SAM EATON:  This is what climate change looks like for the densely populated river deltas of the world.  They hold some of the most productive farmland on the planet.  But it's also some of the most threatened.

ASISH GHOSH:  We have lost this amount of land on all sides of the island.

SAM EATON:  Today, this delta coastline is retreating more than 600 feet a year, and the salt is encroaching even farther inland.  As farmers here adapt to rising sea levels and more powerful storms, they become a case study for how to produce food on a warming planet.

Significant excerpt:

SAM EATON:  In even the remotest parts of India, the green revolution caused many farmers to abandon their traditional seeds for the modern high-yielding varieties promoted by the government.  But for those who didn't, the benefits of these locally adapted seeds are becoming more and more pronounced; 64-year-old farmer Looknath Nauri grows 30 different traditional varieties of rice, millet, corn, squash and lentils on his two-acre plot in Eastern India.

His song is a celebration of the diversity of traditional seeds and the happiness it brings to his family and his land.  These seeds, created over thousands of years, don't just have the genes to withstand droughts and floods.  They're also adapted to local soils and pests, eliminating the need for costly nitrogen fertilizers and pesticides.  Some are so resilient, they sprout even in the dry months.

MAN:  Look at this pearl millet.  We cut it last December.  There hasn't been any rain for five months.  And it's sending up new shoots.  This would never happen with a high-yielding variety.  Once the rains come, we don't even have to reseed it.  It just grows back by itself for two to three years.

SAM EATON:  Nauri says he tried the new rice seeds, but his harvest didn't even come close to the traditional varieties.

More prof that Mother Nature knows what she's doing.

SUPREME COURT - On Human Gene Patents

Our Supreme Court gets this one right (as in correct).

"Supreme Court Unanimously Rules Human Genes Cannot Be Patented" PBS Newshour 6/13/2013


JUDY WOODRUFF (Newshour):  We turn now to the Supreme Court's decision on genes and its impact for patients and medical research.

The justices unanimously ruled that a company cannot patent an isolated human gene.  The case involved Myriad Genetics, a company that holds patents on genes correlated with hereditary breast and ovarian cancer, known as BRCA1 and BRCA2.  Myriad sells the genetic tests for those cancers.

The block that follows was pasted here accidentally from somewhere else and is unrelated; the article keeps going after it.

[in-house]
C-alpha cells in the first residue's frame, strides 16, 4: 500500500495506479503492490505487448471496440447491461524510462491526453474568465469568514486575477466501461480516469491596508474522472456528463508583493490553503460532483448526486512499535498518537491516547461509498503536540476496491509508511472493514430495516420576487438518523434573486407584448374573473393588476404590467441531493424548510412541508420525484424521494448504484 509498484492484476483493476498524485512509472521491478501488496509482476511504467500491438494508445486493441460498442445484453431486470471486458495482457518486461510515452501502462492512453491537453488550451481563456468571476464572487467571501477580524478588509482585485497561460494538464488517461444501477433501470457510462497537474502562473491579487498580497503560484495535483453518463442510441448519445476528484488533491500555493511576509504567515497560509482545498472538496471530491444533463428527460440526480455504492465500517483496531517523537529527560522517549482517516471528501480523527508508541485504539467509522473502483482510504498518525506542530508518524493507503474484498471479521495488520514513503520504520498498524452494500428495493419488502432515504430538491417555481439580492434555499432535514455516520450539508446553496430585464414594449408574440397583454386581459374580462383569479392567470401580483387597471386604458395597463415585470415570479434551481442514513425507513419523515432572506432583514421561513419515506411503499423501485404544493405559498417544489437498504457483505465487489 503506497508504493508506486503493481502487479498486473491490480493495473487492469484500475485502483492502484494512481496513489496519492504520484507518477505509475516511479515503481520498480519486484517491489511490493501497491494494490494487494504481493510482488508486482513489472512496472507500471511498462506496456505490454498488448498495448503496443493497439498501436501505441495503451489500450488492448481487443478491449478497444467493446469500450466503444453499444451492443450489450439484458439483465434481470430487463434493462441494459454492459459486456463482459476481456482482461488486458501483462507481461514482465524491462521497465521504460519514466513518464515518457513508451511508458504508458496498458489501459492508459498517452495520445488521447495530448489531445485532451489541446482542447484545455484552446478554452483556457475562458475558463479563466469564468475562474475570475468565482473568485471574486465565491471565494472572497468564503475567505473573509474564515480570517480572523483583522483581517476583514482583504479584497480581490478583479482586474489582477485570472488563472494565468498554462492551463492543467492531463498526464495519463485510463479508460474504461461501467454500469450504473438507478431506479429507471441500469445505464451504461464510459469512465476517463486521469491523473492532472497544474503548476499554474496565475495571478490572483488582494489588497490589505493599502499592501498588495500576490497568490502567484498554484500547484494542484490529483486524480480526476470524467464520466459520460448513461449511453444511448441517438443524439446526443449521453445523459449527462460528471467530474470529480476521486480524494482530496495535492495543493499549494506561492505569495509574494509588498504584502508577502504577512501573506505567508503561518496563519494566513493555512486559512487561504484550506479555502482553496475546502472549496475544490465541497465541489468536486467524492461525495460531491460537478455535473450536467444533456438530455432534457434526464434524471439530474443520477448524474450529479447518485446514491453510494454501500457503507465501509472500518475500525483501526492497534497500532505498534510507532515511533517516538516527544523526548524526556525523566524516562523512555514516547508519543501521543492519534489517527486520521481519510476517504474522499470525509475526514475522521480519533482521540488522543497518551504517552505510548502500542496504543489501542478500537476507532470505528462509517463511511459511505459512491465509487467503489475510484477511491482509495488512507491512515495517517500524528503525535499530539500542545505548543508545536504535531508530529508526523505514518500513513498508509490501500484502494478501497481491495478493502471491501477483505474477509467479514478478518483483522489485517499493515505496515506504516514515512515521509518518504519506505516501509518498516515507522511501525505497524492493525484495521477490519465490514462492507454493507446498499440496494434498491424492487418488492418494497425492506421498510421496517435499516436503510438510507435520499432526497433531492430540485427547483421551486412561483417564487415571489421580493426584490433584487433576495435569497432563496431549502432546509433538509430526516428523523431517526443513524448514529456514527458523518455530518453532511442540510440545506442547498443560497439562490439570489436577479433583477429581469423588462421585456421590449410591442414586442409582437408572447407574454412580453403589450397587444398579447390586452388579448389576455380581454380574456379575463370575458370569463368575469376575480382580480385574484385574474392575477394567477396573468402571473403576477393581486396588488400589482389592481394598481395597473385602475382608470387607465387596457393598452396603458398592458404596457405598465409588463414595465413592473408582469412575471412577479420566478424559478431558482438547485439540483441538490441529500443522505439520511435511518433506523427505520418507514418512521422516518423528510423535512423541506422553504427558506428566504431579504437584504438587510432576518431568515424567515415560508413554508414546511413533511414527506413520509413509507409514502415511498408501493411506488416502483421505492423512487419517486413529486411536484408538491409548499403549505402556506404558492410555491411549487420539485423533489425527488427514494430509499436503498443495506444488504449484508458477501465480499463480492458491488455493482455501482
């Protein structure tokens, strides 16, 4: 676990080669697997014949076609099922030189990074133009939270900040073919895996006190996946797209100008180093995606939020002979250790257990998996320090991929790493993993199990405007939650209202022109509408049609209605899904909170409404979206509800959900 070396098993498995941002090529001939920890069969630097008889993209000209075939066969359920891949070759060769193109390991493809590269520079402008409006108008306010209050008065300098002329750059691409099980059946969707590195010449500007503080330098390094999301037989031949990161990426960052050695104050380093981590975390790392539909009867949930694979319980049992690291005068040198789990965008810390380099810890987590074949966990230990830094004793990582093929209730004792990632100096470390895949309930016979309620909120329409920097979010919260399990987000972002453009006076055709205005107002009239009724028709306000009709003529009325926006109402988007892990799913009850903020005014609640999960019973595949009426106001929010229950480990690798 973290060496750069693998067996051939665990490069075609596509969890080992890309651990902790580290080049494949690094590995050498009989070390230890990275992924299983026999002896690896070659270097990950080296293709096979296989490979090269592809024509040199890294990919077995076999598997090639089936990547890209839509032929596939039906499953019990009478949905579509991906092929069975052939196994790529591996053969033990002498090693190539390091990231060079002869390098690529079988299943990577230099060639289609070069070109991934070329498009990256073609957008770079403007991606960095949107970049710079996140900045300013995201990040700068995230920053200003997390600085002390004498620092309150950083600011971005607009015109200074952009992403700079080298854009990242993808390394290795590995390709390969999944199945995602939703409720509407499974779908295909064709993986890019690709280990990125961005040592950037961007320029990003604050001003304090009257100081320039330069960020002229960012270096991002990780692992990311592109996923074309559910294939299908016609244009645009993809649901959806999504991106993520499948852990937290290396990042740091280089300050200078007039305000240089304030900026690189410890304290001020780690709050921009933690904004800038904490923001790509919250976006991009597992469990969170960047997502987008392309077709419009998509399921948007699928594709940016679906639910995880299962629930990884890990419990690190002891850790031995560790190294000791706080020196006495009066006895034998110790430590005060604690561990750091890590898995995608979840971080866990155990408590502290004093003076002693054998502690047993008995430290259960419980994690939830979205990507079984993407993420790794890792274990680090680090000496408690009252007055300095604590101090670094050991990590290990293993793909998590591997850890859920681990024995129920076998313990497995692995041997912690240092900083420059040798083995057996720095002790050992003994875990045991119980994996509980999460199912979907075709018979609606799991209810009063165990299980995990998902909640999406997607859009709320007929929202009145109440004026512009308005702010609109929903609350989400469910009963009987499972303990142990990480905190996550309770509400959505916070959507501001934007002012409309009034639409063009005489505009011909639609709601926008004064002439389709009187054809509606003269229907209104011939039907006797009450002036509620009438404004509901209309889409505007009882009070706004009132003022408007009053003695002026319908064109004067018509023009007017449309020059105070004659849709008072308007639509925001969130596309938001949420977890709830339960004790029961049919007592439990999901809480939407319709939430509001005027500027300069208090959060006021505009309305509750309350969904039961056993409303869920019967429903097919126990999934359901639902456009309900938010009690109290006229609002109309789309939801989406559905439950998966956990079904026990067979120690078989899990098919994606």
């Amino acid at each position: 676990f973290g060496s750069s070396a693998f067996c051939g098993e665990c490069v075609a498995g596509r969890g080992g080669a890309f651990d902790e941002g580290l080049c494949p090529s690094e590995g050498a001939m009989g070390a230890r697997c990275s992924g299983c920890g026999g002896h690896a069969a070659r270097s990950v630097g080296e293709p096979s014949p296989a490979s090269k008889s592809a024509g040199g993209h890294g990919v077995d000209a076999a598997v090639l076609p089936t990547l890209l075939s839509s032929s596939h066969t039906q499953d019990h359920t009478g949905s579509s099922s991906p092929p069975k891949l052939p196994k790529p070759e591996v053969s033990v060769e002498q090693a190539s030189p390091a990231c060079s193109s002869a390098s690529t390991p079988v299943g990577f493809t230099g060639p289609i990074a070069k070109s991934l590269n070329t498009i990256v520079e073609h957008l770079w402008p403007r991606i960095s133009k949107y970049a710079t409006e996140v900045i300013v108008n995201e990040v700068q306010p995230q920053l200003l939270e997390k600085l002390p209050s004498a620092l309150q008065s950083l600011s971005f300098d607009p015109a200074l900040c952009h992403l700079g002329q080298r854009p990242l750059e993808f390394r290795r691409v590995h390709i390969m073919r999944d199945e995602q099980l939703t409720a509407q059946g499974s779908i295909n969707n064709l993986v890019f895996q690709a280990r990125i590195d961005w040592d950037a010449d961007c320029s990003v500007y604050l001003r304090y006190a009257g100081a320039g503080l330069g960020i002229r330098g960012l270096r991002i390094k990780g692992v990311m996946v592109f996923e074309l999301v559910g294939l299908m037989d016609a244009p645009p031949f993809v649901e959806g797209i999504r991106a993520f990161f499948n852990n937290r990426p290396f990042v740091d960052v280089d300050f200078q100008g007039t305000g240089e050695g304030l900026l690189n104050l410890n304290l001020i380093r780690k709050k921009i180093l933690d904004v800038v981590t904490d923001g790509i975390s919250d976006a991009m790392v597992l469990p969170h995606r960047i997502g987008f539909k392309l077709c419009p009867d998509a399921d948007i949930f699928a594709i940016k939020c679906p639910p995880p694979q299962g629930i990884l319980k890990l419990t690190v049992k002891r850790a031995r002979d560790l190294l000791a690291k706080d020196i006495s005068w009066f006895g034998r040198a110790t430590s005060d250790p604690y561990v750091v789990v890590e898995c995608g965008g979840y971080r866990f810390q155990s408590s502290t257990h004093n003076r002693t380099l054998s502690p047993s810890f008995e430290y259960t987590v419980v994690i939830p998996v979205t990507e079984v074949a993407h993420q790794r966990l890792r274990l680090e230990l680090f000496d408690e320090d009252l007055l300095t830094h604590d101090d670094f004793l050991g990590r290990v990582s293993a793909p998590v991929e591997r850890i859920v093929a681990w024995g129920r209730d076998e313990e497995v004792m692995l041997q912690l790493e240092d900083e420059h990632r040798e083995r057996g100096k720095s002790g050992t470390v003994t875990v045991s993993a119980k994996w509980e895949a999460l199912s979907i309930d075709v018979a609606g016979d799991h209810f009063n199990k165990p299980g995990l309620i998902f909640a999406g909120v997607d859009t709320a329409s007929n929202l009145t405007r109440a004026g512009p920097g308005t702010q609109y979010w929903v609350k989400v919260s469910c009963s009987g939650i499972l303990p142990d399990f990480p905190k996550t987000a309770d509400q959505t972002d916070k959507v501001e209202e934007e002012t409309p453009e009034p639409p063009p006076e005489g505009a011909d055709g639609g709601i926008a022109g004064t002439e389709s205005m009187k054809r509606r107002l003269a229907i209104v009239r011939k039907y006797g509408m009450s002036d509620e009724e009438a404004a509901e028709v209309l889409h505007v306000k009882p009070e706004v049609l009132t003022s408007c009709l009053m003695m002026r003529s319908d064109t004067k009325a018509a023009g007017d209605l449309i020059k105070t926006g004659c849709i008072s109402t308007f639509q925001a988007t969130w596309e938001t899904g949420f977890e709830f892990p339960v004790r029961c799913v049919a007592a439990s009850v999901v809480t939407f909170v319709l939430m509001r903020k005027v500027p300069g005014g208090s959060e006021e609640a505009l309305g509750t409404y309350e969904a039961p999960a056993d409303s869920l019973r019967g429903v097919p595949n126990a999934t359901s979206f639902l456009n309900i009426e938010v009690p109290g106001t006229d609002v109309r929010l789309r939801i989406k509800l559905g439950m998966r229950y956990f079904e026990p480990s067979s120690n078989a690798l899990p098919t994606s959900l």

In the majority opinion, Justice Clarence Thomas wrote:  "Myriad found the location of the BRCA1 and BRCA2 genes.  But that discovery, by itself, doesn't render the BRCA genes patent eligible."

But the justices also found that firms can patent synthetically created genetic material known as cDNA.

For a look at the implications, we are now joined by Todd Dickinson.  He's the executive director of the American Intellectual Property Law Association.  And Sandra Park, she's an attorney with the Women's Rights Project at the ACLU.  Their team argued the case against Myriad Genetics.

SYRIA - Assad Did Use Chemical Weapons

It's about time.  Now all they need is a no-fly zone.

"U.S. Says Assad Regime Has Used Chemical Weapons Against Rebels" PBS Newshour 6/13/2013


JUDY WOODRUFF (Newshour):  We begin with a late development about the war in Syria.  The Obama administration has concluded the Syrian government has utilized chemical weapons in its fight against rebels.  That word came late this afternoon from Deputy National Security Adviser Ben Rhodes.

In a statement, he said:  "The Assad regime has used chemical weapons, including the nerve agent sarin, on a small scale, against the opposition multiple times in the last year."  The statement said U.S. found no evidence that rebels have used chemical weapons.

White House officials said in response to the findings President Obama has decided to provide new military support to the rebels, but they gave no details.

The confirmed death toll in the Syrian civil war has grown to nearly 93,000.  The U.N. Human Rights Office reported the new figure today.  It said, on average, nearly 5,000 people are being killed every month.

And U.N. human right chiefs Navi Pillay said the actual death toll may be much higher.

NAVI PILLAY, United Nations High Commissioner for Human Rights:  Civilians are bearing the brunt of widespread violent and often indiscriminate attacks, which are devastating whole swathes of major towns and cities, as well as outlying villages.

JUDY WOODRUFF:  The war has also driven more than a million Syrians to take refuge in other countries and millions more are internally displaced.

Assad Warcriminal

OPINION - Weak U.S. Congress = More NSA Power

REF:  "The Secret War" by James Bamford, 6/12/2013